African heroes – representing local culture in comics

Until recent years, African representation was virtually non-existent in the world of comic book heroes – born in the West. South African artist Anathi Hadebe is among the artists changing that with an African approach to comics and animation.

Hadebe, originally from KwaZulu-Natal, began studying fine art at Durban University of Technology before moving to Johannesburg to complete her studies in animation and make her mark in the art industry.

As a youngster, growing up reading comics, Hadebe said African representation was rare.

Image from the storyboard short film, Abahlali, which Hadebe is working on.

“It does a lot for active trust if a child grows up and sees a black superhero. Imagine if Superman was black and kids grew up seeing themselves in that picture. It makes such a difference. Instead, we admired someone who didn’t look like us,” the artist said.

Additionally, he believes comics can help redefine the way the world sees South Africa.

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“South Africa has not been represented in the right way, and it is up to us to represent our country. It’s not just about clothes or culture; it’s about experiences. As an artist, I wonder what the African experience is – right now it’s a question everyone in Africa needs to answer. There are so many facets to explore, for example, think of the community living on the Cape Town apartments – no one has ever documented what life is like in terms of people’s experiences there. The past can tell us where we are going, but it does not represent our current experiences,” Hadebe said.

Animation and cinema

Hadebe has a passion for animation and cinema – and it all starts with comics.

“Comics are storyboards just waiting to be movies. I was drawn to animation because I wanted to see my drawings move. My biggest dream is to direct and produce one of the best movies of Africa and giving back to young people – they need us,” Hadebe said.

The artist is well on the way to realizing this dream. Hadebe is one of 10 artists working on Kizazi Moto: Generation Fire, a 10-part anime anthology created by emerging talents across Africa. The animated series, powered by Disney and Triggerfish, will premiere on Disney+ this year.

Hadebe also recently directed Naledi, an animated short written by Lola Aikins. The film will be released the same day Comic Con Africa opens: September 22. The film tells the story of a grieving athlete who gets injured and must find a way to get her life back on track.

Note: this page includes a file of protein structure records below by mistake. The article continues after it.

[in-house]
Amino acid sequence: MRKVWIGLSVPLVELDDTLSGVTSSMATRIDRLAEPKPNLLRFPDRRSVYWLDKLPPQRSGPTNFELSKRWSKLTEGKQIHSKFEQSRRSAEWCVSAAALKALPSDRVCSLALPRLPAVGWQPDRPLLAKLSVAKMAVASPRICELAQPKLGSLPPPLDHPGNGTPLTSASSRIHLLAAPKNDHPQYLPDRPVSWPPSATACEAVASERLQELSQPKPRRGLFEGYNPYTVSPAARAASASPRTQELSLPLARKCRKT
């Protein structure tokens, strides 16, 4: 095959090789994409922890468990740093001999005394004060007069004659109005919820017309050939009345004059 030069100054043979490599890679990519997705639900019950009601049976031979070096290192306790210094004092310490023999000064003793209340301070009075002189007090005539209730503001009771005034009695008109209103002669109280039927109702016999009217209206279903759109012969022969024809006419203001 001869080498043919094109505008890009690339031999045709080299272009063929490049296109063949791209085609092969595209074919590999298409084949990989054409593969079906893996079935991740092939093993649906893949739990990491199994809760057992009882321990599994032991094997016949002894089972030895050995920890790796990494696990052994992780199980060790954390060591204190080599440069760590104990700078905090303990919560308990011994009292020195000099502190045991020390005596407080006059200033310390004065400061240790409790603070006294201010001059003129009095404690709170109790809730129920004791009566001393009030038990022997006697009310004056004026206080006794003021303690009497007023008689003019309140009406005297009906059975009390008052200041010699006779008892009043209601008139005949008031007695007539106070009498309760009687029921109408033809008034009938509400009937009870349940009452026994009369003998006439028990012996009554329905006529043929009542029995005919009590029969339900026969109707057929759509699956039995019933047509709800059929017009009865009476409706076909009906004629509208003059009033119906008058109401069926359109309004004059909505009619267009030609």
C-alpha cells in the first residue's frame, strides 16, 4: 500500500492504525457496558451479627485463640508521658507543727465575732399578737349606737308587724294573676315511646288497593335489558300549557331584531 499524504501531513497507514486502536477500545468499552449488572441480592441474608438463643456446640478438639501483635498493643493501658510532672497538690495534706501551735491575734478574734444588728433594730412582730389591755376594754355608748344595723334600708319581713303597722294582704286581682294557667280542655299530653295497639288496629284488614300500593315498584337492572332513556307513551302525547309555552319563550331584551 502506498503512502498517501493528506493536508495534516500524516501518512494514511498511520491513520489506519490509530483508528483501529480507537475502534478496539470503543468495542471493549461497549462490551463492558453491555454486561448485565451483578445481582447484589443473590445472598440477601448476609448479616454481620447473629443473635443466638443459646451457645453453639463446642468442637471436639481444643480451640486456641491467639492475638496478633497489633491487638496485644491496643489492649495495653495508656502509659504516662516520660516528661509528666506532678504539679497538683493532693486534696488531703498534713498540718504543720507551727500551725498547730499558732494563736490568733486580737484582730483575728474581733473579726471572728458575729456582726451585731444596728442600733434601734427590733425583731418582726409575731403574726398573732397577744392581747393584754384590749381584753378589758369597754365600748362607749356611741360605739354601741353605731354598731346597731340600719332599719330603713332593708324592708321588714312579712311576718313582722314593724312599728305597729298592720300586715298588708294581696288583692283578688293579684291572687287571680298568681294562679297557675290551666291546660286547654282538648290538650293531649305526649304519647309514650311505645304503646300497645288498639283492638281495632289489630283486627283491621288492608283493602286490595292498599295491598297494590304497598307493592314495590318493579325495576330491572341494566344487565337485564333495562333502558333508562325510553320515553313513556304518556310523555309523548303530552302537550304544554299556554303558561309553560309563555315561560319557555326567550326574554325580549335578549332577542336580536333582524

In this work, Anathi Hadebe depicts a Xhosa woman.

“It was the first time that I made a film. The process was tricky, but it was a great experience and I learned a lot. The story goes deeper than the story of an athlete. It’s about running, but also about running towards what you want in life,” said the filmmaker.

Artists who have inspired Hadebe include Mike Mignola, Lesego Vorster, Wonderboy Gumede, and Musgrave comic book artist Luke Molver (Billy Pineapples).

“Billy pushed me to work harder – he showed me there were opportunities in this field, especially if you can draw. I wanted to be a filmmaker, but [Molver] showed me that I didn’t have to wait to become a filmmaker; I could start with comics,” Hadebe said.

What is Vovo Stayela?

With her niche work, Hadebe is increasingly following on Instagram. Visitors to his page, art_of_chapter_six, will find an explosion of bold lines and colors that bring African culture to life with iconic comic book-style art.

“I’m a sixth-generation artist in my family – Chapter Six in a line of people who work with their hands – carpenters, potters, artisans and artists. I’m the first in my family to work in animation. I don’t couldn’t have done this without the support of my family and the support of my girlfriend, Nosipho Mgcobo. She believed in me. I wouldn’t be where I am if she didn’t push me,” Hadebe said.

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The artist described her style as Vovo_stayela. The word, vovo refers to a stick used to stir Zulu beer and stayela is familiar for the style.

“Vovo_Stayela is about taking insights from the western comic world and translating it into an African artistic language – a way for African children to see themselves represented in comics, short films and animation,” said Hadeb.

Hadebe created a comic called 2060, which tells the story of time travel and space invasion. This hasn’t been released yet.